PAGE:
CYP3A4 Activity Measurement
Overexpression of CYP3A4 has been shown to decrease the efficacy of chemotherapeutics and is one of the main challenges in the treatment of HCC tumors (22). To relate the chemotherapeutic response to the metabolic activity of HCC cells under the influence of hypoxia and different stiffnesses, the expression of CYP3A4 was quantified using P450-Glo™ Assay and Screening Systems (V9001, Promega, Madison, WI) in response to different oxygen concentrations, normoxic and hypoxic, and different spatial conditions, 2D, 3D normal, and 3D cirrhotic. HCC cells were cultured in 2D or 3D, as previously described for three days before CYP3A4 measurements to allow cells to reach native morphology (37). Prepared samples were washed twice with PBS and incubated with 50 μL of CYP3A4 substrate Luciferin-IPA (3 μM, dissolved in 1X DMEM). After 1 hour of incubation at 37°C, 50 μL of Luciferin Detection Reagent was added and pipetted up and down several times to ensure cell lysis. After 20 minutes of incubation at room temperature, cell supernatants were transferred to a 96-well opaque white luminometer plate (white polystyrene; Costar, Corning Incorporated) and luminescence was measured using a Cytation 3 plate reader (BioTek Instruments, Inc., VT). Reagents without cells were included as background controls. Metabolic activities were calculated by subtracting the background luminescence and normalizing to the seeded cell number.
Two-tailed student’s t-test assuming unequal variance was performed in Matlab® (MathWorks, Natick, MA) to compare samples, and a p-value less than 0.05 was considered significant for variation. Pearson correlation between CYP3A4 expression and IC50 findings was performed in Graphpad Prisim (Graphpad Holdings, LLC). Data are reported as mean ± standard deviation unless otherwise indicated. All experiments were replicated a minimum of four times.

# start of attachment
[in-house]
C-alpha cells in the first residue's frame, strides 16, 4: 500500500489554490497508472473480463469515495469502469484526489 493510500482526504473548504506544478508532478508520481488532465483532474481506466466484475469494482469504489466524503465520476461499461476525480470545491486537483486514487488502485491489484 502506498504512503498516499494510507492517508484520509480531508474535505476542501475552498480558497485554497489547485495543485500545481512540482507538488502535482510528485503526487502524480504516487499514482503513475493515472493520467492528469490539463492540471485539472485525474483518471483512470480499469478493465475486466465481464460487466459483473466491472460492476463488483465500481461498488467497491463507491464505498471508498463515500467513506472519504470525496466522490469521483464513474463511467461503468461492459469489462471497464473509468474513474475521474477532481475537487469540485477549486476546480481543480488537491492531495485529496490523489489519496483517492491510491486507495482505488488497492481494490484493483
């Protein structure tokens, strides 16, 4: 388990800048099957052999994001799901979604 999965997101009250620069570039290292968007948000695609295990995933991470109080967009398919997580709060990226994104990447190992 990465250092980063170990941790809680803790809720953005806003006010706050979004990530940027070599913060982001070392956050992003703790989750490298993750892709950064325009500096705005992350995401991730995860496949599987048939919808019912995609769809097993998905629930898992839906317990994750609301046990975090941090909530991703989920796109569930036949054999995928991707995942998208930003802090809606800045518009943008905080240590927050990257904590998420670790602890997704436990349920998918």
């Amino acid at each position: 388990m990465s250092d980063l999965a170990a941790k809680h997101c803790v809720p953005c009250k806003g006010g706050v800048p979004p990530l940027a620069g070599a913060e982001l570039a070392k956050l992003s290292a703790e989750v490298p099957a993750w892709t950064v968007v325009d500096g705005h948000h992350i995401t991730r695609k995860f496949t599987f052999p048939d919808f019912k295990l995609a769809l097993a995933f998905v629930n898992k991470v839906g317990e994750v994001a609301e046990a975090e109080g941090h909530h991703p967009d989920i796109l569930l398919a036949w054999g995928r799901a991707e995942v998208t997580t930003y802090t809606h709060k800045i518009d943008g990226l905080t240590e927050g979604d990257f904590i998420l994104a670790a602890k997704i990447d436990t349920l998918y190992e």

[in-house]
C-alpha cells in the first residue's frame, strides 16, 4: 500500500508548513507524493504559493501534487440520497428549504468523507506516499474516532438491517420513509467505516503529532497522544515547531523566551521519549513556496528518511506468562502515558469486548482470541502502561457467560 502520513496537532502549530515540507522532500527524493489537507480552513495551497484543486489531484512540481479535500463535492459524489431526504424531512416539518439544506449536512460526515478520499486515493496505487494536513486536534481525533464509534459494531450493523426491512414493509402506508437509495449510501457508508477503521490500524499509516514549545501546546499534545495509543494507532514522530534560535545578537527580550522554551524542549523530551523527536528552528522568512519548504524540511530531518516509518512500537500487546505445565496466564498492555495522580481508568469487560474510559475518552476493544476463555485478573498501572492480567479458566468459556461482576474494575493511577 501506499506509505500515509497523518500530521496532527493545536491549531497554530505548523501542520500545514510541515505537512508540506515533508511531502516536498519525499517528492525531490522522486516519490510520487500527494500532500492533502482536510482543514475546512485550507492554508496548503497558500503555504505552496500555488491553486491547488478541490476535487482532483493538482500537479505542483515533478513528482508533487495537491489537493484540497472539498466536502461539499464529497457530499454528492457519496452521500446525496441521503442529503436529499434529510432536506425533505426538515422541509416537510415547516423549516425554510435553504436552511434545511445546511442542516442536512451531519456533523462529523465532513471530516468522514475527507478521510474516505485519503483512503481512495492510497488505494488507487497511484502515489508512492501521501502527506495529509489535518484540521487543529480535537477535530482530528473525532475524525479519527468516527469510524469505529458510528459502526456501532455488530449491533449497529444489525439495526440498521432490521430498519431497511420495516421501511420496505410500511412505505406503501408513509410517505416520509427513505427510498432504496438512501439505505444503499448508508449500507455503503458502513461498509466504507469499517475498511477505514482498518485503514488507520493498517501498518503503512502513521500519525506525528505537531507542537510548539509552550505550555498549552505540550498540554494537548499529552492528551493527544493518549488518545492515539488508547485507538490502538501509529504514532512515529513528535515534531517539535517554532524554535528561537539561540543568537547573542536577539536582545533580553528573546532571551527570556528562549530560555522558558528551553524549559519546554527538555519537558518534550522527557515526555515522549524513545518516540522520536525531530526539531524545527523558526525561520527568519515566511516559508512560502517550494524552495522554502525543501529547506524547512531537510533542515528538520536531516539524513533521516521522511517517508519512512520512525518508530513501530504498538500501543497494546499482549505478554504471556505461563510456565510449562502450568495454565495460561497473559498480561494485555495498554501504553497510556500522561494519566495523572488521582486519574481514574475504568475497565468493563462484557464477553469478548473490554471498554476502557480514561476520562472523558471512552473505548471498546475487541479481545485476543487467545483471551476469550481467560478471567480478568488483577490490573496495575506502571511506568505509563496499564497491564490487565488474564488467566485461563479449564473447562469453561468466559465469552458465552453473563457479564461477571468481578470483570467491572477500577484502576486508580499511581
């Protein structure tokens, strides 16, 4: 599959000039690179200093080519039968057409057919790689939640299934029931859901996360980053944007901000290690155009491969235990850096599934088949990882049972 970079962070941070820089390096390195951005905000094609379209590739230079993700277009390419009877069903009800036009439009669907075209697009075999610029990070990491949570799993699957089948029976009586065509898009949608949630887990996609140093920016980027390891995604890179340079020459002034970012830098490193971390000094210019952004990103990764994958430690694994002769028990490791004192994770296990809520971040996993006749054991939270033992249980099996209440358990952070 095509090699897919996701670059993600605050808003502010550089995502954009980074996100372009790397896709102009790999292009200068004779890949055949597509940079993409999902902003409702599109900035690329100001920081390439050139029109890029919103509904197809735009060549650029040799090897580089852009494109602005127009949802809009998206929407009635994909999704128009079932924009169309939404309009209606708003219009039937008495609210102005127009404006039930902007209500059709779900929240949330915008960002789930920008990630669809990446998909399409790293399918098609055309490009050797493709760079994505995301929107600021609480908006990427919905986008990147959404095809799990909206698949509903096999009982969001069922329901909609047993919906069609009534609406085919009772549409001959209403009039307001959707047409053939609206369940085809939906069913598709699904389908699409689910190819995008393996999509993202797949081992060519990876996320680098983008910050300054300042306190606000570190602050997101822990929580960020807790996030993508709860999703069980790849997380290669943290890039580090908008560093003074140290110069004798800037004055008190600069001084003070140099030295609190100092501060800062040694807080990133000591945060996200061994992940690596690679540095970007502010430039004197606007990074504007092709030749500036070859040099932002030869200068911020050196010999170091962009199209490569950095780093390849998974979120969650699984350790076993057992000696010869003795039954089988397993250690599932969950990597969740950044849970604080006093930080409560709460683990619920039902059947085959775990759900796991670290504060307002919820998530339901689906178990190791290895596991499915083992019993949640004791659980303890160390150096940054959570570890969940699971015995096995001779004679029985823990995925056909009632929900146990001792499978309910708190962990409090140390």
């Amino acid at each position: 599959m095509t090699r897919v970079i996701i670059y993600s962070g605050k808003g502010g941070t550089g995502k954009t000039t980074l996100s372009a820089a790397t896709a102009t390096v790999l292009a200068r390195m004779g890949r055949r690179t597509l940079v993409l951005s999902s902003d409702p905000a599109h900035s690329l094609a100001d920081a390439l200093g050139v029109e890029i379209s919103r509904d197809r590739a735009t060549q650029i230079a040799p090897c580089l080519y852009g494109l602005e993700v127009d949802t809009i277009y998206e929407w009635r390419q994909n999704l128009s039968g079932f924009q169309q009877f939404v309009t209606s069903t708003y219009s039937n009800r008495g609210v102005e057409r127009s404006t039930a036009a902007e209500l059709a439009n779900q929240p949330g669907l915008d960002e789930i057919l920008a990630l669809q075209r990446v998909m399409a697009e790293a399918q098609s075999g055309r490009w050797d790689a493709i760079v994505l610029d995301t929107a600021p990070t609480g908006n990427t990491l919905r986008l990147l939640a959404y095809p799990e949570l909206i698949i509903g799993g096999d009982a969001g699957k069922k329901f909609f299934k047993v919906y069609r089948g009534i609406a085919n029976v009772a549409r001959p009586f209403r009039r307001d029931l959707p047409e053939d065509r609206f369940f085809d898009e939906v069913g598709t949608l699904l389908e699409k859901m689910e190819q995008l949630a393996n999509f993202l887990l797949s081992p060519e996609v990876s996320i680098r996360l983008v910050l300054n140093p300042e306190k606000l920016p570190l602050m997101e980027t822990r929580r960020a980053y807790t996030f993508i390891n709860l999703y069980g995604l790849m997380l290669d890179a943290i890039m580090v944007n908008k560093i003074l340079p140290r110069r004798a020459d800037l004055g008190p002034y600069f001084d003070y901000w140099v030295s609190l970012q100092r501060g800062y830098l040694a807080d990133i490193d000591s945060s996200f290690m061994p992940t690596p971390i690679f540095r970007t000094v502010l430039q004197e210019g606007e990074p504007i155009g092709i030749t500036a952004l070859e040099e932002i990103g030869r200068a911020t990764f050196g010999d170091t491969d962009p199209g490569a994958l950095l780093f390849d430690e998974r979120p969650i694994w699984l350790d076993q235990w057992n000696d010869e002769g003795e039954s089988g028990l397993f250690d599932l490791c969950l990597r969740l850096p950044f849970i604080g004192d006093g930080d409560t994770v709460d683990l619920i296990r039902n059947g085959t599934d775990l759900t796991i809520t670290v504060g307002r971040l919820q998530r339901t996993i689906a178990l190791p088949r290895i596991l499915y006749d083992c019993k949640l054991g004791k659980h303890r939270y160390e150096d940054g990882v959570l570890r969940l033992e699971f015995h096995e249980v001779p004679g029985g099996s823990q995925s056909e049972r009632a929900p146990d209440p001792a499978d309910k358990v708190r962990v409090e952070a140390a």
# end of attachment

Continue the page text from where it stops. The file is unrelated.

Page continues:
HCC cells were cultured for three days to reach native morphology in a monolayer in a tissue culture plate (2D) or in rat tail-derived collagen type I hydrogels (3D). Cells were treated with doxorubicin with or without sorafenib for 24 or 48 hours. Viability was assessed 72 hours after the end of drug treatment, as described in Figure 2B. Before doing so, we simulated oxygen consumption in collagen hydrogels to observe weather cirrhosis alters oxygen concentration in hydrogels as presented in Figure 2.
Figure 2 HCC cells cultured in a monolayer or in collagen hydrogels of varying stiffness. (A) Experimental procedure outline. Cells were allowed to adhere and reach their native morphology before the treatment for 24 or 48 hours. (B) Compression modulus of the HCC hydrogels with 4 and 7 mg/ml collagen concentrations, which replicate normal and cirrhotic tissues, respectively. The compression modulus did not vary when different HCC cells were cultured in collagen hydrogels. Compression modulus values were significantly different when different collagen concentrations were used to replicate normal and cirrhotic conditions. Dashed lines represent patient compression modulus of healthy (magenta) and cirrhotic (magenta) tissues (43, 44). Selected collagen concentrations replicated native tissues successfully at different preload strains. *p < 0.05, **p < 0.01.
Oxygen Concentration in Collagen Hydrogels
To confirm 3D collagen gels do not introduce hypoxia in the system, oxygen concentration was modeled across the gel and culture media. According to Comsol Multiphysics simulation results presented in Figure 1B, oxygen concentration slightly decreases in collagen hydrogels under normoxic culture conditions. Under normoxic culture conditions, oxygen concentration in cirrhotic collagen gel decreased to 17.15%. Oxygen concentration in normoxic culture conditions with native collagen gel resulted in 18.06%, which is slightly higher than cirrhotic conditions. The drop in oxygen concentration is a result of standardized polystyrene well plates not being gas permeable. Nevertheless, the oxygen drop compared to the initial concentration is minimal and we observe a marginal variation between native and cirrhotic hydrogels in normoxic conditions. Under hypoxic conditions, we observe depleted and uniform oxygen in hydrogels. Accordingly, we can state that oxygen concentration was uniform across the hydrogels and oxygen difference between native and cirrhotic conditions was not different (Figure 1C).
Native 3D Microenvironment Compression Modulus